CyrusOne has officially opened its third data centre in Austin Texas. The Austin III data center will initially provide 55,000 colocation square feet (CSF) and 3 megawatts of power for customers to take advantage of. When fully commissioned the site will have 120,000 CSF and an additional 25,000 of Class A office space and up to 18 megawatts of power.
John Hatem, executive vice president, design, construction, and operations CyrusOne explained the reasons for the addition by saying: “The demand for colocation space continues to grow in this market.
“We are uniquely qualified and committed to meeting this growing demand by expanding our data center space and power capabilities in Austin. Our growing footprint ensures we can provide mission-critical infrastructure capabilities that align with our customers’ evolving IT needs.”
The new data centre is located a few minutes from Austin-Bergstrom International Airport and is close to local amenities. CyrusOne is based in Texas and whiles it has 31 carrier neutral data centre facilities across the USA, Europe and Asia, the greatest concentration is in Texas with 14 in the lone star state. The new data centre is part of CyrusOne’s National Internet Exchange (IX) but does not appear to be on the roadmap for the CenturyLink connectivity recently announced.
CyrusOne and its energy
CyrusOne builds its data centres with 2N power redundancy and is being provided by Austin Energy. What is perhaps disappointing is that the release make no mention of Green Energy. Austin Energy offer a green solution through Green Choice which uses wind power to provide the appropriate energy. Energis extended their announcement turning all their California operations to use Green energy to using wind power for all North American operations including their data centres in Texas. Why CyrusOne could not make a similar commitment, especially considering the recent summit in Paris is surprising. CyrusOne are also not a signatory of the Business Act on Climate Pledge yet.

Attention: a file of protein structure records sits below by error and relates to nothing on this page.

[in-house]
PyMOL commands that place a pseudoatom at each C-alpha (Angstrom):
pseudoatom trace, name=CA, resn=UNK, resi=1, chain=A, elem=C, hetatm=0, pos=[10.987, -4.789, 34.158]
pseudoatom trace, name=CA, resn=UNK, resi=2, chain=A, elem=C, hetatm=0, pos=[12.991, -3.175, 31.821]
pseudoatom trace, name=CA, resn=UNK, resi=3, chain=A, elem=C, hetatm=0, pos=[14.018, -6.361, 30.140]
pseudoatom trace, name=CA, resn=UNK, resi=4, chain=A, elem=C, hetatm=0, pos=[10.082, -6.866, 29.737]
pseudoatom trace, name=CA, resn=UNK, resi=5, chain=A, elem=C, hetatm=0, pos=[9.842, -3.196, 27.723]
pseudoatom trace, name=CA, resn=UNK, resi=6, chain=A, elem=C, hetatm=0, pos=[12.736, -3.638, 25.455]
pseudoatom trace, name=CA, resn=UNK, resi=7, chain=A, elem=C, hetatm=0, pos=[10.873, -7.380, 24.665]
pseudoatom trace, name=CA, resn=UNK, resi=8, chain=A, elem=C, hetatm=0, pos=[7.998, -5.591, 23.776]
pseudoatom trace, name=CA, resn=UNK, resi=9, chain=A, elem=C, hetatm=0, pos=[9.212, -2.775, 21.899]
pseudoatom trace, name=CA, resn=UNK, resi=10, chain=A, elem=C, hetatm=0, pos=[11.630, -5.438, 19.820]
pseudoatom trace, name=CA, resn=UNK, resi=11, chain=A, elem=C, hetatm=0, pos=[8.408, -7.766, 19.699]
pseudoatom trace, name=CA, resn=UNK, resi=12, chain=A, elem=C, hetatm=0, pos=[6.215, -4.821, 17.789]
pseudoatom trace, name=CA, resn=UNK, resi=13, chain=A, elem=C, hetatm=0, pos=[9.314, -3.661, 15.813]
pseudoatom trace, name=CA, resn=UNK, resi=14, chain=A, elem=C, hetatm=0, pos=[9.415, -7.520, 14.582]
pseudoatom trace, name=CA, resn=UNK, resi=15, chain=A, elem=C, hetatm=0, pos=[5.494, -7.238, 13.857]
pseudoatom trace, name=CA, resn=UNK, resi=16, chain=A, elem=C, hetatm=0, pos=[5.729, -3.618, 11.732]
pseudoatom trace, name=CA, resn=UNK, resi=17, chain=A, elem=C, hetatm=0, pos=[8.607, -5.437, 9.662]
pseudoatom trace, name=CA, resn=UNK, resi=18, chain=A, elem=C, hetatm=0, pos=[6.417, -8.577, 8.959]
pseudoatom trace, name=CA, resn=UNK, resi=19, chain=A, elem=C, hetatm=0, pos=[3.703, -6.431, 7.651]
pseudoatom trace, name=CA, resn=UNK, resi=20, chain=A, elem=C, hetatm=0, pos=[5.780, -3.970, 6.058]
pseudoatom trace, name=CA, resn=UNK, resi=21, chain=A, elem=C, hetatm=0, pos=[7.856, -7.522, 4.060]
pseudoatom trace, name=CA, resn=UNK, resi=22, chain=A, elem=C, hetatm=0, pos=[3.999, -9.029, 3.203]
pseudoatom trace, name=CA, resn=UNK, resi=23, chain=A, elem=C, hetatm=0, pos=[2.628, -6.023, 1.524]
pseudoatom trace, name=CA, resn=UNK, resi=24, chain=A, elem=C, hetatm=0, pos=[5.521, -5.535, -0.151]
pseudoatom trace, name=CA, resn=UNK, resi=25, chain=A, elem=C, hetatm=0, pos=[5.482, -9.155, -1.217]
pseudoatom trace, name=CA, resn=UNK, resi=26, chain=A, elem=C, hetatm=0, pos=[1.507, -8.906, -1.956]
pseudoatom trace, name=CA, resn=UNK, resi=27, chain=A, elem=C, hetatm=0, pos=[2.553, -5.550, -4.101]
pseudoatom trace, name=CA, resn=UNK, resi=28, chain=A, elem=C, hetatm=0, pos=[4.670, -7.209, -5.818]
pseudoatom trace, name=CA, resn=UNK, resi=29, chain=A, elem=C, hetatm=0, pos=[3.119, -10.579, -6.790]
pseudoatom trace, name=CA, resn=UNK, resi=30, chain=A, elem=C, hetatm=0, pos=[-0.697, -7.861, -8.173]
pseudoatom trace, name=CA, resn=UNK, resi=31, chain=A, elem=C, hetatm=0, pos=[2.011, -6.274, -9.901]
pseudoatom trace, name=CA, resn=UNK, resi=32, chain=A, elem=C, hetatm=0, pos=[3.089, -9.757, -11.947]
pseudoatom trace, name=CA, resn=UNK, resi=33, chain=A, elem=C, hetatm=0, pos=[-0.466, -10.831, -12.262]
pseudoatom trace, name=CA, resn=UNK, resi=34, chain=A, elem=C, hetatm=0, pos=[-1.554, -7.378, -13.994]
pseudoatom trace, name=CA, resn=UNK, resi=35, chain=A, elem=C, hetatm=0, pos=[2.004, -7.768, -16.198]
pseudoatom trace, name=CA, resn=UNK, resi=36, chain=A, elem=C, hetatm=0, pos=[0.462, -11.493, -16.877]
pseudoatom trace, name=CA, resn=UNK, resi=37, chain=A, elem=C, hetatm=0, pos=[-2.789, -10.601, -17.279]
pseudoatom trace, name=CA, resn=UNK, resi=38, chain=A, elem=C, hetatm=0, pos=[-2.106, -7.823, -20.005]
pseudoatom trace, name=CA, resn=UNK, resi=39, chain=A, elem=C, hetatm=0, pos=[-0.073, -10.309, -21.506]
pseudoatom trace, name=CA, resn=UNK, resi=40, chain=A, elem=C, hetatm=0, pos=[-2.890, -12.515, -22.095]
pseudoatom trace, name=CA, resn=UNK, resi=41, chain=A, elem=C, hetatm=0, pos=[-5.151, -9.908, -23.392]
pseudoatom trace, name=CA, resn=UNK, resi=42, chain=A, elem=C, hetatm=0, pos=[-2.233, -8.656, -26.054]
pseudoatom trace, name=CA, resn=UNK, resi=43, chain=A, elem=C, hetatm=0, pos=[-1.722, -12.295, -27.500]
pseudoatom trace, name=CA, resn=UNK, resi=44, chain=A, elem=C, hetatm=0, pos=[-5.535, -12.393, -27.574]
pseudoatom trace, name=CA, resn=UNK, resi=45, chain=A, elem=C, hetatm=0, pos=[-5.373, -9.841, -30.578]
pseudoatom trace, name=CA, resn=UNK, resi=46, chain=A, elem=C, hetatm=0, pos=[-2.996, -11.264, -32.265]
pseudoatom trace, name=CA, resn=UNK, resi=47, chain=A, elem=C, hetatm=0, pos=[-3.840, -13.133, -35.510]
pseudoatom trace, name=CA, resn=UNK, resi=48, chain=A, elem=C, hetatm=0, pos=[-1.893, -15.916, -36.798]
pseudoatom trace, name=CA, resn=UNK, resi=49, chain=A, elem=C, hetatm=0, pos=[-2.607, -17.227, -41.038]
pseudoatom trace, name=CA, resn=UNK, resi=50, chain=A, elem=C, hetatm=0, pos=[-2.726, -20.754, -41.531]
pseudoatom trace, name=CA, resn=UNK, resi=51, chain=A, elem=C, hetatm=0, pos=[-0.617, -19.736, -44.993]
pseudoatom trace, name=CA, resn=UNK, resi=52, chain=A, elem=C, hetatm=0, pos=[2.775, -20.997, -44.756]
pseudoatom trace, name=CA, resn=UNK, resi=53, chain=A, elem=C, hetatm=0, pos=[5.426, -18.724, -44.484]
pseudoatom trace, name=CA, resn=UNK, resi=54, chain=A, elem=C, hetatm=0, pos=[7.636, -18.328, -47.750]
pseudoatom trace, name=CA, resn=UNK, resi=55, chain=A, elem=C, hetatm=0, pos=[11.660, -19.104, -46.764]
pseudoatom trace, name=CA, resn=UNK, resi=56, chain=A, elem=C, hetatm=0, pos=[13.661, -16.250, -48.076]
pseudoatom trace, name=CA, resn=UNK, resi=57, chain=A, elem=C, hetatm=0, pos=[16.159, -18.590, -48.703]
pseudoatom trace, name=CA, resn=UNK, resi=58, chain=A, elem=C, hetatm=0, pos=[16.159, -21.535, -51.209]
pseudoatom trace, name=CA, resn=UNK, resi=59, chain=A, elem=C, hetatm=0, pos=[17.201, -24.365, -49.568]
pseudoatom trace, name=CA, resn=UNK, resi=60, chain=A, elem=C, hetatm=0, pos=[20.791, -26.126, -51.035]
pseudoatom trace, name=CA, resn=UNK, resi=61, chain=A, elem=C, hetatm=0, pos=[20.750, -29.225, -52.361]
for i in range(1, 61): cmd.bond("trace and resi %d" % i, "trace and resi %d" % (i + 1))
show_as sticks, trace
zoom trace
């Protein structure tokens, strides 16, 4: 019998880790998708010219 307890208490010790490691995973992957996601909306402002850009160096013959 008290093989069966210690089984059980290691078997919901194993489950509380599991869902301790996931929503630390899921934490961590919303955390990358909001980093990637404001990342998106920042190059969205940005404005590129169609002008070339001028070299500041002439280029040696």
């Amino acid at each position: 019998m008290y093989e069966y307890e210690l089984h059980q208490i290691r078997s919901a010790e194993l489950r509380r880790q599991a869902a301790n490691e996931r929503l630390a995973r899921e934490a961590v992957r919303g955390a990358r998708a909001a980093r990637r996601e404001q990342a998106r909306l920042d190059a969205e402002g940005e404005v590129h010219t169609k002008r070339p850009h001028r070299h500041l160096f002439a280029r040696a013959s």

What CyrusOne does do is build data centres at a scale that ensures it can use technology to reduce the carbon footprint per rack, delivering low cost robust connectivity across its data centre platform and extending though links in third party locations and metropolitan areas.
Danny Cowser, director, design and construction, CyrusOne is proud of the achievement and commented: “This project is another example of the CyrusOne design and construction approach to delivering enterprise-class data centres. By building a strong team of architects, engineers, and contractors and working hand in hand with the city of Austin and Austin Energy, CyrusOne was able to bring this facility online both on time and on budget.”.
With sufficient redundancy the CyrusOne National IX, with its dispersed data centre locations is able to offer 100% uptime and enables corporations across the US and beyond to deliver compliant solutions across industry specific regulations such as Sarbanes Oxley, HIPAA, and PCI.
Requirements for Data Centre space in Texas is growing according to CBRE. CyrusOne are well placed to take advantage of these additional requirements, the concern in the medium term will be that as companies look to decrease their carbon footprint and reduce their reliance on fossil fuels they may look to other providers to provide the co-location space. CyrusOne will need to consider how it meets these green energy requirements if it is not to fall behind its competitors.